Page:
JFrame is stable, the only problem comes from the exclusive full screen support introduced in Java 1.4 which has never been very reliable across platforms, that was why I used simulated full screen mode until it stopped working under GNU Linux with KDE 4. Then, I was forced to switch to NEWT (JogAmp) and I'm extremely glad of it. I can easily change the resolution and switch to full screen / windowed mode at runtime. I assume that if you use Java, you worry about the support under several operating systems.

Why not considering using JavaFX? Has someone tested javafx.stage.Stage.setFullscreen(true)?

Here a little "fullscreen" makeshift class.
Not very clean, but should be a good start.

Thx for this but at first I want to look around, what's better.
It's just plain exclusive full screen mode and his example is more dangerous than the one provided in the Java documentation (look at the missing try/finally clause):
http://docs.oracle.com/javase/tutorial/extra/fullscreen/exclusivemode.html

Either way, I will learn OpenGL programing in my study.
So I can hit two birds with one stone Smiley
Good luck with JogAmp... or LWJGL  persecutioncomplex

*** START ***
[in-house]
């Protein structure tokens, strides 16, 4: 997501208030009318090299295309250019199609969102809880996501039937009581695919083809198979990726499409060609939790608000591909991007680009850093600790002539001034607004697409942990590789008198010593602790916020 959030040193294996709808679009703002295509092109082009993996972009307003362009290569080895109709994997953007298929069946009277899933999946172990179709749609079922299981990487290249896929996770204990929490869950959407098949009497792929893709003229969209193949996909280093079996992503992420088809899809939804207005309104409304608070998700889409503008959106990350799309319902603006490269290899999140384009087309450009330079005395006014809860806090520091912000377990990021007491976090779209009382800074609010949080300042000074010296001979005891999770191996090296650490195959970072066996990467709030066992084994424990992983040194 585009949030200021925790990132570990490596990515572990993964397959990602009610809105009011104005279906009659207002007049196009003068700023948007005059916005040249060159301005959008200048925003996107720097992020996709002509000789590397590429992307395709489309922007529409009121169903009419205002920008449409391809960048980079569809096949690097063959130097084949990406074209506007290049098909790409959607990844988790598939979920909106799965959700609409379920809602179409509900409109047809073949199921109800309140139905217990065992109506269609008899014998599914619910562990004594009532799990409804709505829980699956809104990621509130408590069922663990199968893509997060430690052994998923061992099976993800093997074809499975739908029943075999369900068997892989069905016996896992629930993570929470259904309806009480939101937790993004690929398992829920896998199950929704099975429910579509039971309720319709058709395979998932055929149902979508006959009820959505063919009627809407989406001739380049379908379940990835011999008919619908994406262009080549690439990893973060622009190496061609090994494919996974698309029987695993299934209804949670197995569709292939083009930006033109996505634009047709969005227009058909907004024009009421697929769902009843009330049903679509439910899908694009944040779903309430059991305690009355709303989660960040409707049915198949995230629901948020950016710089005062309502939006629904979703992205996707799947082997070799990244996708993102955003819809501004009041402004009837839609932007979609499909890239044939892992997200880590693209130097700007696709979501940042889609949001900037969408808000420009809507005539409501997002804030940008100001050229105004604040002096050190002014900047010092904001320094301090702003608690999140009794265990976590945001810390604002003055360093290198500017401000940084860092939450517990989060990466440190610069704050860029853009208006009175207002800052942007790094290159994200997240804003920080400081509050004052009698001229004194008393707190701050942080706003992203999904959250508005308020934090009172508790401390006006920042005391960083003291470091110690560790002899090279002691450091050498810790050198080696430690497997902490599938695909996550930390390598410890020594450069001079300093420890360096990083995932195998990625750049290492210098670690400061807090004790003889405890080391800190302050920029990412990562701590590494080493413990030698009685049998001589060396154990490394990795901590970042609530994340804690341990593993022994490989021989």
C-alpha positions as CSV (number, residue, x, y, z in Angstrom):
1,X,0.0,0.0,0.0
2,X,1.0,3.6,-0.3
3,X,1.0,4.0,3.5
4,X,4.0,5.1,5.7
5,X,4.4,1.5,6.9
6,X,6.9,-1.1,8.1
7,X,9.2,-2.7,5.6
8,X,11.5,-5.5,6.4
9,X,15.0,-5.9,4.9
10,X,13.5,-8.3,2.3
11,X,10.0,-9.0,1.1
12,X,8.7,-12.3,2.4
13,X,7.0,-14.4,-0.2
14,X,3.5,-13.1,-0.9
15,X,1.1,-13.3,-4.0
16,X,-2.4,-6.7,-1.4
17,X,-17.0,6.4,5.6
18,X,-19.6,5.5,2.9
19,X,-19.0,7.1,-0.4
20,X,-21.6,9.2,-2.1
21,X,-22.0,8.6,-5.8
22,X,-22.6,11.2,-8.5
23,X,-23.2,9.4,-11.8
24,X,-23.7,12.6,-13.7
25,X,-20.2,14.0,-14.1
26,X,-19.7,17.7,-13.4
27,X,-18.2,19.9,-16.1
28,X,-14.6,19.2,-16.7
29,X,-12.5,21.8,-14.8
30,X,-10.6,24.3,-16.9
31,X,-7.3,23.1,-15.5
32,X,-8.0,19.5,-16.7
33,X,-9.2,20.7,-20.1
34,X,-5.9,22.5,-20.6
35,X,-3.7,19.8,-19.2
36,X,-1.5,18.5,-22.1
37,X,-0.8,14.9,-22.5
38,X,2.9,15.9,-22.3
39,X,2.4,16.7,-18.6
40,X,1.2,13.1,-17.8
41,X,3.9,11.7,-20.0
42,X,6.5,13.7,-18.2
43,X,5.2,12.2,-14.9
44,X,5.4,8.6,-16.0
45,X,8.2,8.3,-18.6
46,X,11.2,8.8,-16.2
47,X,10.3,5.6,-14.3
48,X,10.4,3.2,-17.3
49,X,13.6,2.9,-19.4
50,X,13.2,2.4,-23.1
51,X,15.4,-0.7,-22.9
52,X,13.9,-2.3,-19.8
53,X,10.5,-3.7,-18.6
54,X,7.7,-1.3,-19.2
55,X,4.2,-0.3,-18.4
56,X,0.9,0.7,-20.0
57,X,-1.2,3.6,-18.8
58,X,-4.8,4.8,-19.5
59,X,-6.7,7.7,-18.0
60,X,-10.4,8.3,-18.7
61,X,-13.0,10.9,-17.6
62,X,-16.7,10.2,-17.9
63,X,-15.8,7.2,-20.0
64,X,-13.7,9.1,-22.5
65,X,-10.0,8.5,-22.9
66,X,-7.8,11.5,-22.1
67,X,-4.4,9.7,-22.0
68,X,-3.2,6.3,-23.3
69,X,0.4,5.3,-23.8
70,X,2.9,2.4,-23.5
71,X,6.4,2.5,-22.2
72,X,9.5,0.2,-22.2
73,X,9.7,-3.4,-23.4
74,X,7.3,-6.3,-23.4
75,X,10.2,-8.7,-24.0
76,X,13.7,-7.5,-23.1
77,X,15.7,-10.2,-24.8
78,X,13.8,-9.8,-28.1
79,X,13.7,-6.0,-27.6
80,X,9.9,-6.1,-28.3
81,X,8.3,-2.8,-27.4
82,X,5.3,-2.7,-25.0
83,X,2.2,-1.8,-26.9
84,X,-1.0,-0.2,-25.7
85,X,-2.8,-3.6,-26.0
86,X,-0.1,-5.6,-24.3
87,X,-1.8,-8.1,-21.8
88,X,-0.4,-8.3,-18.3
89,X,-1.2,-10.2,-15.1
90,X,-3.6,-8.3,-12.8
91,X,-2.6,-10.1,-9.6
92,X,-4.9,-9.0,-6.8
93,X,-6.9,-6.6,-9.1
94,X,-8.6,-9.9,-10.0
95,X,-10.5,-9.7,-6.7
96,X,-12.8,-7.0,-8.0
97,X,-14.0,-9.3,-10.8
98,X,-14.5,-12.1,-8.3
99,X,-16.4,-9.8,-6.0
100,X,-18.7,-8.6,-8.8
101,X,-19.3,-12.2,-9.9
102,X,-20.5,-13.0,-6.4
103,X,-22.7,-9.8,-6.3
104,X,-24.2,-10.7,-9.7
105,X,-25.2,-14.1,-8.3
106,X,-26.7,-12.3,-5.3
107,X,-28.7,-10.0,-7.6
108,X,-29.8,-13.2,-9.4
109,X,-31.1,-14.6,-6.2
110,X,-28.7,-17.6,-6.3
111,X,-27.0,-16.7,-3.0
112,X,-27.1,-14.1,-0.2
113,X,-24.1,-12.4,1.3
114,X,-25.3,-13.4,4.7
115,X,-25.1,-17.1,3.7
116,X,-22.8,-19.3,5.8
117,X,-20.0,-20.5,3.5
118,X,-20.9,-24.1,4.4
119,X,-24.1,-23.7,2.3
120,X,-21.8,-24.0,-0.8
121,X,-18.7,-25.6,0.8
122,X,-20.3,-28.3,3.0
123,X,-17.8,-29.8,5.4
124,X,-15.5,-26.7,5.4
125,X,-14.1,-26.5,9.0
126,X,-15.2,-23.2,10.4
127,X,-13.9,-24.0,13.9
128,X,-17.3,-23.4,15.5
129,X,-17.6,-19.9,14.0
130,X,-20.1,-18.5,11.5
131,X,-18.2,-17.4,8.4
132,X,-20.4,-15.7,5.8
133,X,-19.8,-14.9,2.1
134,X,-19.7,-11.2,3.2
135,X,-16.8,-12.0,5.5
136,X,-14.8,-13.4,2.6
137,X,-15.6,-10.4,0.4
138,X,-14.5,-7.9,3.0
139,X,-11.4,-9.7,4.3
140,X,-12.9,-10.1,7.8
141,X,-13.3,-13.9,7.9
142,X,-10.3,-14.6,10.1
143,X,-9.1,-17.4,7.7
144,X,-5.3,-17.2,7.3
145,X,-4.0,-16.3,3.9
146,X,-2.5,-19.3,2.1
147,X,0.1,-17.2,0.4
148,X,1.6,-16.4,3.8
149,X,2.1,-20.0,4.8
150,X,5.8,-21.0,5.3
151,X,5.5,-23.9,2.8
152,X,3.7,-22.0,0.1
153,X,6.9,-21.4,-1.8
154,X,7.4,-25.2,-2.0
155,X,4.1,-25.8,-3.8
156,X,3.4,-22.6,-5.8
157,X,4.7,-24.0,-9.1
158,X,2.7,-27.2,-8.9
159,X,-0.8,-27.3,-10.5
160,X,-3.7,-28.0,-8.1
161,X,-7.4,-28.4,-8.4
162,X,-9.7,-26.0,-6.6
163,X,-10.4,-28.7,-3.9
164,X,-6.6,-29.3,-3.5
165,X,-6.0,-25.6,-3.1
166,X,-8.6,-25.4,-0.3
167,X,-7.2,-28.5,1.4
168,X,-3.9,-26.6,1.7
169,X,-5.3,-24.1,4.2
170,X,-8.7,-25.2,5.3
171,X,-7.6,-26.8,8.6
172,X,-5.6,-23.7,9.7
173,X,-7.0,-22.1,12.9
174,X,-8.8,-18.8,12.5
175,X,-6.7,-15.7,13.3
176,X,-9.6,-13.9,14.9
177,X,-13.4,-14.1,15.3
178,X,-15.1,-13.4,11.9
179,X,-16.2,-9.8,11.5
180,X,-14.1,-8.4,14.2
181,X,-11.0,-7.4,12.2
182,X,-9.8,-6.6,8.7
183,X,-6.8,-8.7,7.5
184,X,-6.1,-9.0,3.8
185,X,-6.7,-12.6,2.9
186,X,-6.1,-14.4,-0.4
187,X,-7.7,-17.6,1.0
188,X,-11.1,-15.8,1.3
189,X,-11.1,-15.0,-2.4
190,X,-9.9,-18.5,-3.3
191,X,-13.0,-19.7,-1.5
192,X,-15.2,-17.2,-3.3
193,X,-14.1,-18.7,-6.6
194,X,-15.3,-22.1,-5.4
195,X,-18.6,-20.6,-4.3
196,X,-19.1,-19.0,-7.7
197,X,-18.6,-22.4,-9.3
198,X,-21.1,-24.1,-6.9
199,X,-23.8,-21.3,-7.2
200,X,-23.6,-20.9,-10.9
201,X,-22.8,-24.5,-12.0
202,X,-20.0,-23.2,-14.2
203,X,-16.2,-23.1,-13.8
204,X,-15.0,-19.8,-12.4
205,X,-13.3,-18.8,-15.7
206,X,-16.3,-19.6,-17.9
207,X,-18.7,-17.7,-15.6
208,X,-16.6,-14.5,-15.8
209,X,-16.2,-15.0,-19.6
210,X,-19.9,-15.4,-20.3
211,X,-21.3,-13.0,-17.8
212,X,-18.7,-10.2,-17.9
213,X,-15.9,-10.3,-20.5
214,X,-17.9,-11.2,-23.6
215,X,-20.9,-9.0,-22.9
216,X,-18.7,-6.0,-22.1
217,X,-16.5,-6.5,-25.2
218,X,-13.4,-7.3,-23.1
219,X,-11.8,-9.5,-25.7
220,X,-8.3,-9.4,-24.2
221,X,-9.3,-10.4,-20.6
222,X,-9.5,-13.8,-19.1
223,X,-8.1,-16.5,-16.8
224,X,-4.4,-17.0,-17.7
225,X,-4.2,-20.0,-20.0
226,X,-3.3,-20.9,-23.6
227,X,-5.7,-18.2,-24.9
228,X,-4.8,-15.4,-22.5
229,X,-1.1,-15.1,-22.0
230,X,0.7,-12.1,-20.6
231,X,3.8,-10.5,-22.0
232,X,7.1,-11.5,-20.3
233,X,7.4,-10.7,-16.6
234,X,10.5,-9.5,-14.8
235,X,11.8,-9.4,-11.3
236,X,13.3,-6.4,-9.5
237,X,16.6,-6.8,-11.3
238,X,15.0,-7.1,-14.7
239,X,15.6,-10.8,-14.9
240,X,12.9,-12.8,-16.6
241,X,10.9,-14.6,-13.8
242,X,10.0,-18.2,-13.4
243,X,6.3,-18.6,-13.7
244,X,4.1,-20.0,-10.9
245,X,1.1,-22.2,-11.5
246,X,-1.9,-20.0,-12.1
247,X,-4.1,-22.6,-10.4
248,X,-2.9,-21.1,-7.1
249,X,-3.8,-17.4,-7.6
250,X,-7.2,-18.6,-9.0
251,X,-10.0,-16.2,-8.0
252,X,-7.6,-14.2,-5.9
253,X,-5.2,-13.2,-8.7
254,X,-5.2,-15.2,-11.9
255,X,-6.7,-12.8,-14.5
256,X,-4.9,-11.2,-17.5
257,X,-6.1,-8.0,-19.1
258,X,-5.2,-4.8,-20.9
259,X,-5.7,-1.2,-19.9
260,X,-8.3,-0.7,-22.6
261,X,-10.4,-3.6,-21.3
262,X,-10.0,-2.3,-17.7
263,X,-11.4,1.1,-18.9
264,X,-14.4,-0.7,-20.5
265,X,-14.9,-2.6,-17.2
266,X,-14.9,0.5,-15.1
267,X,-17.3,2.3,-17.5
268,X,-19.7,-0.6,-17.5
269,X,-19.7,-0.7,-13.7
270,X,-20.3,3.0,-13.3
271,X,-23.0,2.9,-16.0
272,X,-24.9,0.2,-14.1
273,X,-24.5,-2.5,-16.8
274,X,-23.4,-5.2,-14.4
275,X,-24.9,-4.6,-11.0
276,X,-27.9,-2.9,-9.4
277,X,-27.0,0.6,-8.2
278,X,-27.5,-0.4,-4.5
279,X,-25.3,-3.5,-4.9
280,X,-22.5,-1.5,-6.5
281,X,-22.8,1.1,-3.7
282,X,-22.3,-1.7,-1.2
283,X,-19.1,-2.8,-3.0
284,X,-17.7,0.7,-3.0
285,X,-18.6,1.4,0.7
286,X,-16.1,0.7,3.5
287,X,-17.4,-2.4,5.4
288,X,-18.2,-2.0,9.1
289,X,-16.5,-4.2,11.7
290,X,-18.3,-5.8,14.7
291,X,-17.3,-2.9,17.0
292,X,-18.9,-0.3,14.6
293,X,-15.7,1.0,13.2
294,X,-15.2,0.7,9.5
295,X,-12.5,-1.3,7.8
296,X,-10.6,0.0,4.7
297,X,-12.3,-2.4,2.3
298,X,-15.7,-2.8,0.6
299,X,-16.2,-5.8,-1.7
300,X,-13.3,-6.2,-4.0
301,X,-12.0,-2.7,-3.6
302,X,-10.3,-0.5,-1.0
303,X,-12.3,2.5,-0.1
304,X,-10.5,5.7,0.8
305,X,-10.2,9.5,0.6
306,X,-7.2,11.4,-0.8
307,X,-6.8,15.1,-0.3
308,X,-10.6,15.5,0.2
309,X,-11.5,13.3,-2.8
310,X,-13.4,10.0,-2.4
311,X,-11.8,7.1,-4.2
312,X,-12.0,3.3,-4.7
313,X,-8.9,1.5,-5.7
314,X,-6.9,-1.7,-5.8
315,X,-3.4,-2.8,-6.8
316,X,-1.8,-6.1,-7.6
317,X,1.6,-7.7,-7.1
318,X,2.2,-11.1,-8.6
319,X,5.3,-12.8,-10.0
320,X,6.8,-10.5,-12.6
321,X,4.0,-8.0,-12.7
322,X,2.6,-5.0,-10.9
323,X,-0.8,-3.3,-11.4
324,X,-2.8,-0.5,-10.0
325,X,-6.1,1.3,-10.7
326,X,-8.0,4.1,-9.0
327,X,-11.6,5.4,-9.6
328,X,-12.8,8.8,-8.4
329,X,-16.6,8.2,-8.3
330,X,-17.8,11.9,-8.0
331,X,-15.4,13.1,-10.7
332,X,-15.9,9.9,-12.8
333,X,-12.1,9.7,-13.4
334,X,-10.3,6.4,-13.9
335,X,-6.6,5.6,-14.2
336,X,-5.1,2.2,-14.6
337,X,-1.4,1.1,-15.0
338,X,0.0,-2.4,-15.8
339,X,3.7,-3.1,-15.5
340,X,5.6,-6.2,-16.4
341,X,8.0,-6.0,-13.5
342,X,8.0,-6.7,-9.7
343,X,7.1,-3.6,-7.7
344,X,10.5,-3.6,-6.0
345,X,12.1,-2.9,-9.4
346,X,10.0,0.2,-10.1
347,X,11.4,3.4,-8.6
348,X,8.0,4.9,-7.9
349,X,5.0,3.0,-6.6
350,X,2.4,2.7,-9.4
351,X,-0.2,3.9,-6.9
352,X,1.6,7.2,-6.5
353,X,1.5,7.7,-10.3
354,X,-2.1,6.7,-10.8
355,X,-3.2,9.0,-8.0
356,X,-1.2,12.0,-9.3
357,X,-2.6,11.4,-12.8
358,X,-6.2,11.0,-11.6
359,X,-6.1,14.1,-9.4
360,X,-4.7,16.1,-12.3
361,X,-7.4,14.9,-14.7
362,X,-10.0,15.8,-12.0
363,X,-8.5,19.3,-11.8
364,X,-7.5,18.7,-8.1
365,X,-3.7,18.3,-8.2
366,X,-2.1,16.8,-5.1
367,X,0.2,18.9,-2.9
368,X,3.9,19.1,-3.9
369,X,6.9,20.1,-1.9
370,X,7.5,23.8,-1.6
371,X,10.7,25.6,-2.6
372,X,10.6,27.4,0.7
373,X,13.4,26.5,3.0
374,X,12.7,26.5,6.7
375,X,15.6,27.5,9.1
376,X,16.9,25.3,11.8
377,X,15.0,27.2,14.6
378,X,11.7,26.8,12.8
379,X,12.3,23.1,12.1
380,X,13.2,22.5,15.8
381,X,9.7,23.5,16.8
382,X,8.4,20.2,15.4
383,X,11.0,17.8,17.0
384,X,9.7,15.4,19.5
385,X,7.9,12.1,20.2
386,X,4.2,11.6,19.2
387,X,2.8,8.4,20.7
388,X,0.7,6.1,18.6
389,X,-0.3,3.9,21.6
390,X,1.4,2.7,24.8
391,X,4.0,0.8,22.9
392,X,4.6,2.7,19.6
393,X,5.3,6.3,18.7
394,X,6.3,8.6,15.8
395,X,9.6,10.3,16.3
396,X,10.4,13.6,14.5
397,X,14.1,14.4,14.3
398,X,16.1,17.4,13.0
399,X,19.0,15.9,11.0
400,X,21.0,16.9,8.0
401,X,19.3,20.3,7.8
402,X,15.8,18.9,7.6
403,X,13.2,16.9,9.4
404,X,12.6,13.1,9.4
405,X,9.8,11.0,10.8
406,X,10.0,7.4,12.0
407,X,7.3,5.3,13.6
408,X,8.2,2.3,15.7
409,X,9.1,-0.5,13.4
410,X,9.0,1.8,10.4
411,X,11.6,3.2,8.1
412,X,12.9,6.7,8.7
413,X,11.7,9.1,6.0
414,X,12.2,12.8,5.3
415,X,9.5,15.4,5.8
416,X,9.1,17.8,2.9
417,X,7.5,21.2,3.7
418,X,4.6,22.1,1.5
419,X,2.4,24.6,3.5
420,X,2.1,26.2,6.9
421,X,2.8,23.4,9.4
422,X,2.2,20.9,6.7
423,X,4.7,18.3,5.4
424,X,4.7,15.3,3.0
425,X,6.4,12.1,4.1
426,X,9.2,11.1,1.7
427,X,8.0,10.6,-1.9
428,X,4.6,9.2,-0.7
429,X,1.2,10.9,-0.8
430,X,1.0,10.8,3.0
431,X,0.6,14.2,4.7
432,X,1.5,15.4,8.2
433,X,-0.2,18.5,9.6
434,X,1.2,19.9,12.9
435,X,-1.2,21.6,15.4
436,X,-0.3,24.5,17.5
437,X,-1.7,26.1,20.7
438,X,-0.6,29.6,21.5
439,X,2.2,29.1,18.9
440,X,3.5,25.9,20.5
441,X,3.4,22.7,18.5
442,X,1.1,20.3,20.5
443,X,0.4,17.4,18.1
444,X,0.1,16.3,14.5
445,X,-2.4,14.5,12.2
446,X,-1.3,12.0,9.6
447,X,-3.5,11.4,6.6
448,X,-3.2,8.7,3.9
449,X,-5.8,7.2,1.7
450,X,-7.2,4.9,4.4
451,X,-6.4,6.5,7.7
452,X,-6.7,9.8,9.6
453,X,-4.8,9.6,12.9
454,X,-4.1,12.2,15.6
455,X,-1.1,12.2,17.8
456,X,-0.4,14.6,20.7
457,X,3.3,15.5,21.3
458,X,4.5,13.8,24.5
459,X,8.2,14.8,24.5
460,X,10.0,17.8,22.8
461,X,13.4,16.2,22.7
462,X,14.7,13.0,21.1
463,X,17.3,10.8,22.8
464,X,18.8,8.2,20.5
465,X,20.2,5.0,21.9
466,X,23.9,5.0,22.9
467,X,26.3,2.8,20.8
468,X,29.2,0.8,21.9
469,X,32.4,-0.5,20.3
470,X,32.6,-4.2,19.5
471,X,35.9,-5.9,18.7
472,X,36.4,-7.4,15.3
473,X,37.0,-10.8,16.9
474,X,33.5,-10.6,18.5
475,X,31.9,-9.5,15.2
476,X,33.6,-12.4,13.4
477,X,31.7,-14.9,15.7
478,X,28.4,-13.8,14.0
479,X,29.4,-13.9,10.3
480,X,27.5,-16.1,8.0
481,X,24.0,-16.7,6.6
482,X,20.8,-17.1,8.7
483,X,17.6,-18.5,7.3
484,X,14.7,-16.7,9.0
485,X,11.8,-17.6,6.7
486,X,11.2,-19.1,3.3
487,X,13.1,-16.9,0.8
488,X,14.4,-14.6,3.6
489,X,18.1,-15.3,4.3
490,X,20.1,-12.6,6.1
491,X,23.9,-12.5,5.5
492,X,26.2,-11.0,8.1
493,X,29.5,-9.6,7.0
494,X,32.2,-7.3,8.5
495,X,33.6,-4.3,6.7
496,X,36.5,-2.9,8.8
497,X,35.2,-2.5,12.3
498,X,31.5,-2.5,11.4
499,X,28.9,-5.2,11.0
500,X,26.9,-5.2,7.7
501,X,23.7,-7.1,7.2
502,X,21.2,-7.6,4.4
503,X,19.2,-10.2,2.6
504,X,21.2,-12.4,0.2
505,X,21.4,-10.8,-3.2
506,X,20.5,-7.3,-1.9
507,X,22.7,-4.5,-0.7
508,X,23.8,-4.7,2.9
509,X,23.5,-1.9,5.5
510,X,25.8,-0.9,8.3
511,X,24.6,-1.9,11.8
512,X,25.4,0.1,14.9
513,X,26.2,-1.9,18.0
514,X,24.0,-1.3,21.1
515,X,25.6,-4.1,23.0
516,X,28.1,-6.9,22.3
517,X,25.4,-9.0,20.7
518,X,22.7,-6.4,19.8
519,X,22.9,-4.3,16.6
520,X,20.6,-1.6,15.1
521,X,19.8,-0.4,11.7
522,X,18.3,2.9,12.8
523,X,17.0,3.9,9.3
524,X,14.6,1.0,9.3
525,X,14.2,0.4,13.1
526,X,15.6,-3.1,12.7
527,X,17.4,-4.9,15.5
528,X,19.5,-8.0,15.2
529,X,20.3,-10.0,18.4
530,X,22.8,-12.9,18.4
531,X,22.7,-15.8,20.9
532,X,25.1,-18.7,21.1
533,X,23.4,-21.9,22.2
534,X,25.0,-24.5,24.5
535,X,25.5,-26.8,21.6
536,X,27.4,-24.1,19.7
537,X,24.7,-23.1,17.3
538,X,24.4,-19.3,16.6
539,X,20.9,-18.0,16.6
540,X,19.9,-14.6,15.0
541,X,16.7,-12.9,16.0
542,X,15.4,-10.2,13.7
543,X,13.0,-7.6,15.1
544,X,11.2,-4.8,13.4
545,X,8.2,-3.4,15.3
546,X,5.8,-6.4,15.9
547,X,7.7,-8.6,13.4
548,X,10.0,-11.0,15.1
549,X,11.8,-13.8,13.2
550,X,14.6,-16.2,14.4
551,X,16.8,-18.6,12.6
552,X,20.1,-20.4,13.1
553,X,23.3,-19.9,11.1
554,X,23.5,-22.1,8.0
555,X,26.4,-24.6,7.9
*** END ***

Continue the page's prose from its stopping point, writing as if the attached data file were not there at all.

Offline craiten

Junior Newbie





« Reply #9 - Posted 2012-12-14 16:09:07 »

Ough, much information.

Does it make sense to learn how the API of Java works if I learn OpenGL programing soon?
Or is this a good beginning for a newbie?
Games published by our own members! Check 'em out!
Legends of Yore - The Casual Retro Roguelike
Offline theagentd
« Reply #10 - Posted 2012-12-14 16:09:22 »

That was because the computers that they had in school had insanely old Intel cards (+ possibly permission problems) that made any attempt to go to fullscreen crash. That was with LWJGL though, but the JFrame trick works no matter what you draw to it of course.

What is the reason if you dont have permission to your graphic card?
I think it's a special case if you are at a school where the computers has old Intel cards.
It would be better to know exactly why it didn't work before concluding.

Either my school have blocked programs from going to exclusive fullscreen mode to prevent people from playing games, or there was a bug in the Intel drivers. Probably the latter. How am I supposed to find out which one? I graduated 1.5 years ago and it's not like I could've just walked into tech support and ask them if they're blocking my games. xD

Myomyomyo.
Offline kappa
« League of Dukes »

JGO Kernel


Medals: 74
Projects: 15


★★★★★


« Reply #11 - Posted 2012-12-14 16:31:21 »

One easy option if you want to skip learning OpenGL (or come back to it later) is to use a higher level library like Slick2D, it wraps the low level API's of LWJGL to make it very similar to Java2D (plus it has a very nice game framework and other stuff to make writing games easier). Therefore you get the speed of OpenGL and the ease of Java2D at the same time. LibGDX is also another really nice option.